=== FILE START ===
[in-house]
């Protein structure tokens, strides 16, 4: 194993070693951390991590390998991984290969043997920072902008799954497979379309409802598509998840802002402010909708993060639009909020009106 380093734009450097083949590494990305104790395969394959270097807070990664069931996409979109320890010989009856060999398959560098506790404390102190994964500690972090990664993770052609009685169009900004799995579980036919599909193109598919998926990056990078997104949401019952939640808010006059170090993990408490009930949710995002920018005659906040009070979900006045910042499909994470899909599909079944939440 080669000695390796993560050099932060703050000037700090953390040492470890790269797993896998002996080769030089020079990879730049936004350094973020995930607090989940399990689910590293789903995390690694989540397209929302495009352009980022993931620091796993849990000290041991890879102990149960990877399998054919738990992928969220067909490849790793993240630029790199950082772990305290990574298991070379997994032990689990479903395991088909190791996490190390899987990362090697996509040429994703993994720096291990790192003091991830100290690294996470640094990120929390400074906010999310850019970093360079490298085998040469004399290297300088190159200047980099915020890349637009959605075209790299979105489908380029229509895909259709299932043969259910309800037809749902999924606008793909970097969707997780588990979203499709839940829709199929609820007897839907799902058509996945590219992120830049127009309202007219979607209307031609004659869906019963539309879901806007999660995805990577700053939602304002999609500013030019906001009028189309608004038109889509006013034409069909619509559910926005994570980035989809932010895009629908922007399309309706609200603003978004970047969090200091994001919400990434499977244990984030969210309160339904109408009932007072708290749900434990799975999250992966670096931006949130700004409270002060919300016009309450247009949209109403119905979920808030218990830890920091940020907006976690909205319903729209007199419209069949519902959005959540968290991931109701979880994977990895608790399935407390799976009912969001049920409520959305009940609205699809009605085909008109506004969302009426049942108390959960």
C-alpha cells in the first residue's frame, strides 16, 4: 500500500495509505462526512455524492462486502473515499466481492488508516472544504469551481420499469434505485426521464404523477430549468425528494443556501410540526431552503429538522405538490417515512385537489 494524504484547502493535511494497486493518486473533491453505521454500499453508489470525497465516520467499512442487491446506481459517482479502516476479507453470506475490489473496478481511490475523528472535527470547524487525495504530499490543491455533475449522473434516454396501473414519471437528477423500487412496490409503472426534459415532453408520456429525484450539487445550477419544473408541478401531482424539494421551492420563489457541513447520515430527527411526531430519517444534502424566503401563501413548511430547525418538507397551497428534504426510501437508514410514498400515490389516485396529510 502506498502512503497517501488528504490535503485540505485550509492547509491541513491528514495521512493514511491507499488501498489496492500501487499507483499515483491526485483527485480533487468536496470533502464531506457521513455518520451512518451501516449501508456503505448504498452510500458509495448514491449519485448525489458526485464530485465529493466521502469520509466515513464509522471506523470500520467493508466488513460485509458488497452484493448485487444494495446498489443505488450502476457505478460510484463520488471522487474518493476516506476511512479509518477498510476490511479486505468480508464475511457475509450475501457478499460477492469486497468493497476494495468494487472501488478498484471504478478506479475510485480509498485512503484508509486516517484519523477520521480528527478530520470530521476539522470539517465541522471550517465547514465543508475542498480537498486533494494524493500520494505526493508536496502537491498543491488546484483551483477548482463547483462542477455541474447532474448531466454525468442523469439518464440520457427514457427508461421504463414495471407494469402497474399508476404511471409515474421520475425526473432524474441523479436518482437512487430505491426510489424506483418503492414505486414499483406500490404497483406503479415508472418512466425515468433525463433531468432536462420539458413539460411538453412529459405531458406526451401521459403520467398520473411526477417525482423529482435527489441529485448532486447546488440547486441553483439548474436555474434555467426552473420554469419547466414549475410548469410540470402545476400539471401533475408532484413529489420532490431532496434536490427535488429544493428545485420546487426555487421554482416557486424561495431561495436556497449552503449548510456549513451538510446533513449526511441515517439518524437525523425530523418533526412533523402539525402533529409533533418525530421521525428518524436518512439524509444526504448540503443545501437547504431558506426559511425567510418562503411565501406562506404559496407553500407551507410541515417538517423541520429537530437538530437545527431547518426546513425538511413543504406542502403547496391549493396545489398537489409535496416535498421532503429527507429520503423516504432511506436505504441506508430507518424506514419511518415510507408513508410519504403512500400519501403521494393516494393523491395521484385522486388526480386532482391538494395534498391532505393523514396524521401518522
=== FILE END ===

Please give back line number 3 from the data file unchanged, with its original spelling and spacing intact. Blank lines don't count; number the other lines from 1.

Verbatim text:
C-alpha cells in the first residue's frame, strides 16, 4: 500500500495509505462526512455524492462486502473515499466481492488508516472544504469551481420499469434505485426521464404523477430549468425528494443556501410540526431552503429538522405538490417515512385537489 494524504484547502493535511494497486493518486473533491453505521454500499453508489470525497465516520467499512442487491446506481459517482479502516476479507453470506475490489473496478481511490475523528472535527470547524487525495504530499490543491455533475449522473434516454396501473414519471437528477423500487412496490409503472426534459415532453408520456429525484450539487445550477419544473408541478401531482424539494421551492420563489457541513447520515430527527411526531430519517444534502424566503401563501413548511430547525418538507397551497428534504426510501437508514410514498400515490389516485396529510 502506498502512503497517501488528504490535503485540505485550509492547509491541513491528514495521512493514511491507499488501498489496492500501487499507483499515483491526485483527485480533487468536496470533502464531506457521513455518520451512518451501516449501508456503505448504498452510500458509495448514491449519485448525489458526485464530485465529493466521502469520509466515513464509522471506523470500520467493508466488513460485509458488497452484493448485487444494495446498489443505488450502476457505478460510484463520488471522487474518493476516506476511512479509518477498510476490511479486505468480508464475511457475509450475501457478499460477492469486497468493497476494495468494487472501488478498484471504478478506479475510485480509498485512503484508509486516517484519523477520521480528527478530520470530521476539522470539517465541522471550517465547514465543508475542498480537498486533494494524493500520494505526493508536496502537491498543491488546484483551483477548482463547483462542477455541474447532474448531466454525468442523469439518464440520457427514457427508461421504463414495471407494469402497474399508476404511471409515474421520475425526473432524474441523479436518482437512487430505491426510489424506483418503492414505486414499483406500490404497483406503479415508472418512466425515468433525463433531468432536462420539458413539460411538453412529459405531458406526451401521459403520467398520473411526477417525482423529482435527489441529485448532486447546488440547486441553483439548474436555474434555467426552473420554469419547466414549475410548469410540470402545476400539471401533475408532484413529489420532490431532496434536490427535488429544493428545485420546487426555487421554482416557486424561495431561495436556497449552503449548510456549513451538510446533513449526511441515517439518524437525523425530523418533526412533523402539525402533529409533533418525530421521525428518524436518512439524509444526504448540503443545501437547504431558506426559511425567510418562503411565501406562506404559496407553500407551507410541515417538517423541520429537530437538530437545527431547518426546513425538511413543504406542502403547496391549493396545489398537489409535496416535498421532503429527507429520503423516504432511506436505504441506508430507518424506514419511518415510507408513508410519504403512500400519501403521494393516494393523491395521484385522486388526480386532482391538494395534498391532505393523514396524521401518522